Hoffer writes the book on L'affaire Bellesiles
Peter Hoffer's "Past Imperfect: Facts, Fiction and Fraud, American History from Bancroft and Parkman to Ambrose, Bellesiles, Ellis and Goodwin" does an excellent job of tracking the rise and downfall of Michael Bellesiles. For those who weren't following the controversy, MB was a professor of history at Emory; his book "Arming America" claimed that Americans had little or no "gun culture" before the Civil War.
His downfall came when computer programmer and amateur historian Clayton Cramer fact-checked his sources and discovered that ... not to put too fine a point on it, large portions seemed to be fabricated. The community of professional historians initially rallied to defend Bellesiles against this attack by an amateur. Eventually, however, the William and Mary Quarterly created a team of three respected professionals to settle the controversy -- and the three found that, indeed, there had been academic misconduct. Bellesiles resigned his position and the publisher withdrew the book from publication.
Here's a review of Hoffer's book on the matter.
Reviewed by David J. Garrow
.....a history book whose author alone has carried out all of the research and writing is almost always a more dependable work of scholarship than one whose multiple cooks can easily spoil the broth.
Exceptions to that generalization, as in the case of Michael Bellesiles, often involve misconduct far more insidious than simple plagiarism. Peter Charles Hoffer's Past Imperfect offers the most comprehensive and erudite analysis of the Bellesiles scandal to date, and his thoughtful and wide-ranging review of the full raft of recent plagiarism cases and other transgressions leaves no doubt that Bellesiles's were "the most egregious of our era."
[Bellesiles claimed that] probate records indicated that relatively few colonial-era Americans owned firearms-evidence tending to undercut the argument that the Second Amendment was meant to enshrine a right of individuals to own guns. The Bellesiles study won an award for the best article in the journal that year; Arming America would likewise be honored with the prestigious Bancroft Prize. Bellesiles's work was highly visible among historians, but the first serious questions about the honesty of his scholarship emerged from outside the profession, from politically motivated "gun nuts" whom most scholars initially ignored.
In context, then, the most troubling questions concern not Bellesiles's intentions or mental processes but the unquestioning credence other historians accorded his work.....
The same statistical presentation of supposed colonial-era probate records that proved to be the most fanciful part of Arming America appeared in Bellesiles's earlier article, but no professional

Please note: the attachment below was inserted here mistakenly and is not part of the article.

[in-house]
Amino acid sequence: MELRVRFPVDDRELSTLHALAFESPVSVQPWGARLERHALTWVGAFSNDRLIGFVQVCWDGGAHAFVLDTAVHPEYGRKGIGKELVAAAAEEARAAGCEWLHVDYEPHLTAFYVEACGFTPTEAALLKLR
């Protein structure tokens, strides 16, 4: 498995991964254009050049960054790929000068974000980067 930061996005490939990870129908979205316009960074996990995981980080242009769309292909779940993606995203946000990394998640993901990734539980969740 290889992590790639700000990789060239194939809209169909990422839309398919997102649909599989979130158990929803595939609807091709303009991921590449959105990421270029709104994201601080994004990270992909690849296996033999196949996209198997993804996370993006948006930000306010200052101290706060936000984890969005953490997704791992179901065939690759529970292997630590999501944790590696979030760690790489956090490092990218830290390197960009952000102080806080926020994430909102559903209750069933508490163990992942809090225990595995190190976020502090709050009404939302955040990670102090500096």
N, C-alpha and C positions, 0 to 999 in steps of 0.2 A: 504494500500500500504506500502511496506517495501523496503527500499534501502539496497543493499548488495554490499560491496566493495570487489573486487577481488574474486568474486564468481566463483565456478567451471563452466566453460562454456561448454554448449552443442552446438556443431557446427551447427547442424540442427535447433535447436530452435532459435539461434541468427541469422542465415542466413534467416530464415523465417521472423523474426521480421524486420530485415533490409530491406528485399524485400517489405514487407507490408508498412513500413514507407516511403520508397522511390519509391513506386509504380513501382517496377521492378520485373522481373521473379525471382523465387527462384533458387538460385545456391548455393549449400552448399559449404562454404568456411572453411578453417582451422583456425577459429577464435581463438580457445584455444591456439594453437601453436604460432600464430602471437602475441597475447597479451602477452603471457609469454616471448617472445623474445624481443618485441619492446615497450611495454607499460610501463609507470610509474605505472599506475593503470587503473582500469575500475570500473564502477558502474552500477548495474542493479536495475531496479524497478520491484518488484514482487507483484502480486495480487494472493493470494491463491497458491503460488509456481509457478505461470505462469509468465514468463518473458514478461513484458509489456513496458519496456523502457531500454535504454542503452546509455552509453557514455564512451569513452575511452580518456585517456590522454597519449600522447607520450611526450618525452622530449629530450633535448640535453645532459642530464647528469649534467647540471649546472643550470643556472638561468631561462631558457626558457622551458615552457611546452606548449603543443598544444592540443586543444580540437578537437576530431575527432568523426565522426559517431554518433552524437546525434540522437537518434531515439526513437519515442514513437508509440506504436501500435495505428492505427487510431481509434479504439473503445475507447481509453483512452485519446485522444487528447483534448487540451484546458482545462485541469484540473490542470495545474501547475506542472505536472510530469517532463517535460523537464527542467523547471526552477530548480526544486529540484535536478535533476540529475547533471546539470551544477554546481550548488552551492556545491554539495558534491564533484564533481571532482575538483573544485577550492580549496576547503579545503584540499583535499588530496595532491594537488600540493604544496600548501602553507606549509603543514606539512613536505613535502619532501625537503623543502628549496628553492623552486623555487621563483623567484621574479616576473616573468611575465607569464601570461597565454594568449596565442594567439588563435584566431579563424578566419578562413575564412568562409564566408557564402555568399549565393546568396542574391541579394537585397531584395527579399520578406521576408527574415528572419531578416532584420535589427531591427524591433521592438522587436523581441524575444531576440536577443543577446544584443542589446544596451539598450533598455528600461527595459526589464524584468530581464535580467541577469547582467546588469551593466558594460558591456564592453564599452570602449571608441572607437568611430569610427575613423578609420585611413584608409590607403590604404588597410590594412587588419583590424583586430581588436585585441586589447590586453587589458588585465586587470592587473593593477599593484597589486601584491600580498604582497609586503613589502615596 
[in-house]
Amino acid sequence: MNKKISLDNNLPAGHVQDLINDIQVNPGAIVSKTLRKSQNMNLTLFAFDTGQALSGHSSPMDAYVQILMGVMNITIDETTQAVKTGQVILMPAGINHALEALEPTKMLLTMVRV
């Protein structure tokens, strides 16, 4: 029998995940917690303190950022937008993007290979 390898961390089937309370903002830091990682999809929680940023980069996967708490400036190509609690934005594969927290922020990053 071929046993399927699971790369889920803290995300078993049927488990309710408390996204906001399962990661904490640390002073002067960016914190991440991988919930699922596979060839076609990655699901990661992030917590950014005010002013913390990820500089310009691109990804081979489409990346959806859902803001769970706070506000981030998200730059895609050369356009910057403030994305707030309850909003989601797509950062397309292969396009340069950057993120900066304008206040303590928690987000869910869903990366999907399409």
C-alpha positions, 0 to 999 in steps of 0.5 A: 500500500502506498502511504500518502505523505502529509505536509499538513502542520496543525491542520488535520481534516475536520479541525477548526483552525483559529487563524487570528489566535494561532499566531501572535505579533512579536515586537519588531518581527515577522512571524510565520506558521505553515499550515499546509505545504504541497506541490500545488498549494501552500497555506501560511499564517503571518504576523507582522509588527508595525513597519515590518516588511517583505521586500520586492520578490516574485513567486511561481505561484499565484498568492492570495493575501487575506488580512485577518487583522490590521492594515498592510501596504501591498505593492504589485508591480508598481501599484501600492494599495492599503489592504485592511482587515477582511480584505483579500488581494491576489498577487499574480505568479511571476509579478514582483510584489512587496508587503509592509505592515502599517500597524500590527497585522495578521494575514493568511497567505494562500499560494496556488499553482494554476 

historians raised warning flags. When questions about his book finally mushroomed, Bellesiles magnified and compounded his misdeeds by concocting a succession of increasingly implausible excuses for why he could not produce supportive documentation. The many historians who had unquestioningly jumped to Bellesiles's defense quietly slithered away as the conclusion that Bellesiles had "manipulated them and betrayed their trust" became inescapable. The Bancroft Prize was rescinded, and Knopf withdrew Arming America from publication.
Hoffer's most telling comment on the Bellesiles saga concerns a revised paperback edition of Arming America that a little-known press issued late in 2003. A table in the paperback presents data from 2,353 probate records; in the hardcover, the same table supposedly summarizes 11,170 such records. "What had happened to the data and records of the other counties [Bellesiles] said he consulted?" writes Hoffer. "If for his article and the Knopf book he had actually consulted probate records at the archives, libraries, courthouses, or repositories where the records were stored, he could have gone back and redone the count. But he did not." Hoffer deems this table "the strongest possible admission [Bellesiles] could have made without a full and honest confession" that his earlier data were indeed fabricated. "In his relentless drive to prove his thesis of a paucity of guns," Hoffer concludes, Bellesiles "had convicted himself of the charge of professional misconduct in his earlier presentations of his research."
Hoffer says that, even a decade later, the association's handling of the Oates case "was still an embarrassment to the Professional Division," and in mid-2003 the AHA shamefully decided to discontinue review of any professional misconduct charges against historians. Hoffer blames this "retreat from professional responsibility" on historians' "unwillingness to act in cases of misconduct." The AHA rhetorically proclaims a strong commitment to professional integrity, but its "hypocritical refusal to enforce ethical precepts," Hoffer writes, gives the lie to that declaration.